Tuesday, August 18, 2015

On Perfections And Limitations In Photography

Sunset At Morro Rock - Morro Bay, California
This is one of my most well-known images, but it is has imperfections that you might notice if you look close enough.
I was recently frustrated by some imperfections within some of my images. Those imperfections were, to a large extent, out of my control. I found them to be quite annoying.

I showed my wife the imperfections. She had a hard time noticing many of them at first. Some of the imperfections were extraordinarily subtle. But to my eyes they were obvious and stuck out like a bunch of sore thumbs.

Using software, I spent significant time trying to fix, as best as I could, the imperfections that I could. Photo editing software can be powerful, but it also has limits. Some of those limits pertain to my ability to use such software. I improved many of the imperfections, making them just a little less obvious. I showed my wife the before and after. At first she couldn't spot the change at all.

I had to remind myself that I cannot expect to create perfect photographs. I hope that no one expects my photographs to be perfect because no such thing exists. Perfection in photography is a myth. The world is imperfect. People are imperfect. Gear is imperfect. As much as one strives for perfection within their photography, it is a futile pursuit that will always end in disappointment.

We live in a finite world with finite constraints. Limitations are everywhere. It's a part of life, and it is especially a part of photographic life. You cannot escape it.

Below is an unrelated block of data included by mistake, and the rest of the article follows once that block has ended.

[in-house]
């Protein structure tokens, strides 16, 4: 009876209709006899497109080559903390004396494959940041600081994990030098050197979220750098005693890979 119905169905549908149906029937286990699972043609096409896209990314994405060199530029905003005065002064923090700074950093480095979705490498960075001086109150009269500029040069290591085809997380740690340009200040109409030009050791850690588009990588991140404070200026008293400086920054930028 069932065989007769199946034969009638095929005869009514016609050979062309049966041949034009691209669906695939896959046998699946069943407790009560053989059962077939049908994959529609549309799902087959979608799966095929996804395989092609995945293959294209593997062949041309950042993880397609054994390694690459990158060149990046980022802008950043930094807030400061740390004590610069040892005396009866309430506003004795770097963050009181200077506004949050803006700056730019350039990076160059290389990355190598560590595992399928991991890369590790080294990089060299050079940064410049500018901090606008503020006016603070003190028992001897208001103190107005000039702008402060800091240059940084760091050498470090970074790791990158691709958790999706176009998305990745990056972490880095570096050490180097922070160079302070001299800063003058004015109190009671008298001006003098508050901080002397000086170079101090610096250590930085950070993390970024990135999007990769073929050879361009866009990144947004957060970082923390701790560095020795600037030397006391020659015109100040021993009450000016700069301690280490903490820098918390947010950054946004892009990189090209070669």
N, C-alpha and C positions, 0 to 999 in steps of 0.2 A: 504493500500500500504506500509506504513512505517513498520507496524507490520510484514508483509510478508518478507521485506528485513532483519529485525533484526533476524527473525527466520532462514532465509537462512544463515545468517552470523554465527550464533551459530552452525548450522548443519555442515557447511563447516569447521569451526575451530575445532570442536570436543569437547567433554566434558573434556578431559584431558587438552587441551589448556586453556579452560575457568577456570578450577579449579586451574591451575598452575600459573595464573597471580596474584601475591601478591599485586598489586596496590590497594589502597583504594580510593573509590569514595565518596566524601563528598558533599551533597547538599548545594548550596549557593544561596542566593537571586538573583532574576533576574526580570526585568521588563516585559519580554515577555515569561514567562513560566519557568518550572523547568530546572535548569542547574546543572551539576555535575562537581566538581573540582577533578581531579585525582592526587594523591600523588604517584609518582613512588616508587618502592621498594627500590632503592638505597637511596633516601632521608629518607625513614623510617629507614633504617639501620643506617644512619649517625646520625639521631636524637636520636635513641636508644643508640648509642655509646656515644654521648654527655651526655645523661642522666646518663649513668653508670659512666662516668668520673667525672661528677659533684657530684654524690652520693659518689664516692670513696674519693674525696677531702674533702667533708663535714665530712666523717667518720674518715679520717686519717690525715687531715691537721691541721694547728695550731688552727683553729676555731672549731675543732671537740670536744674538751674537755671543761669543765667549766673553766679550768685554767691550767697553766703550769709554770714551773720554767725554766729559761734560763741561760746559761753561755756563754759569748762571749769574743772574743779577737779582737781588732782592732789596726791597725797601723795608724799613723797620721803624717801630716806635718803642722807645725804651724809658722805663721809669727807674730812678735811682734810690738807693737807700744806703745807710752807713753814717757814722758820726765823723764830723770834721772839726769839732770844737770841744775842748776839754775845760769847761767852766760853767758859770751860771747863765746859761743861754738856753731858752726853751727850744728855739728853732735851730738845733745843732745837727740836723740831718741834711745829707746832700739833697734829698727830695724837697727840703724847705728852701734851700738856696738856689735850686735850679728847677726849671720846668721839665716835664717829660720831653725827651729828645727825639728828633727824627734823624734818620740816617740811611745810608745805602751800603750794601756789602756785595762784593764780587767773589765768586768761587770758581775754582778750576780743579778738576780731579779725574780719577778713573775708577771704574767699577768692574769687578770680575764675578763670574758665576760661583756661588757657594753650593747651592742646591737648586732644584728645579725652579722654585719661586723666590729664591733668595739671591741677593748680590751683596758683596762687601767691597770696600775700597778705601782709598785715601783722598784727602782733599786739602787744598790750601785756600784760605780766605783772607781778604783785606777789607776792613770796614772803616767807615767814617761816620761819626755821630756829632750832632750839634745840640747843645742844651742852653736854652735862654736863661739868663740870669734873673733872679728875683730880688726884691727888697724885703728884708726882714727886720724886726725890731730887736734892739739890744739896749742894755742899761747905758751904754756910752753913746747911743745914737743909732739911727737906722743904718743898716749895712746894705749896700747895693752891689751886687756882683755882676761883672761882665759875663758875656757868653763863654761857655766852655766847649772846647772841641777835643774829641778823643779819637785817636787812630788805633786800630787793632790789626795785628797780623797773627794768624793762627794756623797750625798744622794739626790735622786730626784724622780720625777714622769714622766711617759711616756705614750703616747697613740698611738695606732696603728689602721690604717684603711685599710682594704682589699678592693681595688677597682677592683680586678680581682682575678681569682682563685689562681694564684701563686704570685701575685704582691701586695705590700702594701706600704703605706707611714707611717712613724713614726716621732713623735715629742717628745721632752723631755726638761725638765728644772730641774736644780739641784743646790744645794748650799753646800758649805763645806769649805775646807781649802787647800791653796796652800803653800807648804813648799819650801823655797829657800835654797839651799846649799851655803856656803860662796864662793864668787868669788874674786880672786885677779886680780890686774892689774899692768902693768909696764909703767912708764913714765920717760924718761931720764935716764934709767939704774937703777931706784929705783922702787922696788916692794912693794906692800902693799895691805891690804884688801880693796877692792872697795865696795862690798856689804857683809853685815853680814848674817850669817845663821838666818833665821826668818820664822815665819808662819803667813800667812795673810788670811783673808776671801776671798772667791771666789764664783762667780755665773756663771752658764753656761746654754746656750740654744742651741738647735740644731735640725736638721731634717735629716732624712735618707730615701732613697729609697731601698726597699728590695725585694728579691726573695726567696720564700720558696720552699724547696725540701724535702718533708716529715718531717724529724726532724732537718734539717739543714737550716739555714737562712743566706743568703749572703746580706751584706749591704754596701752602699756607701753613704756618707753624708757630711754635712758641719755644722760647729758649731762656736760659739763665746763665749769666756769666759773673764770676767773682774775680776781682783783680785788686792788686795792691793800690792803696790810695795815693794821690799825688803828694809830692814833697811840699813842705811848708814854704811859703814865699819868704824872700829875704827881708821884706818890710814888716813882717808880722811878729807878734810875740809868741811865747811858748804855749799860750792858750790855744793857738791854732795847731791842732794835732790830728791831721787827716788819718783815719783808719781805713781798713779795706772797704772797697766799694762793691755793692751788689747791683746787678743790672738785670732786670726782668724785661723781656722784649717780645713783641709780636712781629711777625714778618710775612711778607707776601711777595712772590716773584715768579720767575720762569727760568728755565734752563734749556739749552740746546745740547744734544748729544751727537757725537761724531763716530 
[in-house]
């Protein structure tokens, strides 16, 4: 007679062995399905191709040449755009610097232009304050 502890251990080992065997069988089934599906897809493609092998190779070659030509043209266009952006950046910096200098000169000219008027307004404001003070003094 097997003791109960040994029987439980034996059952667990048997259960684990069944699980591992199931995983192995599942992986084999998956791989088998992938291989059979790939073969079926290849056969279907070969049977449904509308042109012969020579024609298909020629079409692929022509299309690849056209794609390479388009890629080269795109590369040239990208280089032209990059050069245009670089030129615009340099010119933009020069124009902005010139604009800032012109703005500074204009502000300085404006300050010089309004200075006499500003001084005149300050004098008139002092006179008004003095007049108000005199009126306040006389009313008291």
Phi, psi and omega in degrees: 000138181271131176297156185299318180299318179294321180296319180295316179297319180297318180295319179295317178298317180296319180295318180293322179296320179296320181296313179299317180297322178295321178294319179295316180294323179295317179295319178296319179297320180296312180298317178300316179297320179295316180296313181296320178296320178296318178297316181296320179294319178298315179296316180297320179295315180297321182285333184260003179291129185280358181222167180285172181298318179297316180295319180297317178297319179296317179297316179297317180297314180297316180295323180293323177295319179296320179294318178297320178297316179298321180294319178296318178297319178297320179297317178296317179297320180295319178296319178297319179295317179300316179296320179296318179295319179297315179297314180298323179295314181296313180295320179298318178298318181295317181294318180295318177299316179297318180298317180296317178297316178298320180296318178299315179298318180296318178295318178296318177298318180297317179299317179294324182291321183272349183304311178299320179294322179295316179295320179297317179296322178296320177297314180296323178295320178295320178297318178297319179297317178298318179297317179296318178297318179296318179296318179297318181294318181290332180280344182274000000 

But limitations can be blessings. Limitations force you to be more creative. Limitations force you to innovate. Orson Welles said, "The absence of limitations is the enemy of art."

It's important to accept that perfection is unattainable and impossible in photography. But it's also important to embrace that and use it as a catalyst to better photographs. Limitations improve art. They make you think outside-the-box with whatever problems occur. They make you realize that a problem exists that you hadn't even considered before, and now, moving forward, you've got to figure out how to deal with it. They allow you to realize that perfection isn't possible, so don't worry so much about achieving it.

My photograph's are not perfect, and they never will be. But that's alright, because no one's photographs are perfect. I just need to make sure that I'm doing the best that I can with what I have. That's all anyone can do. And, hopefully, that's good enough.

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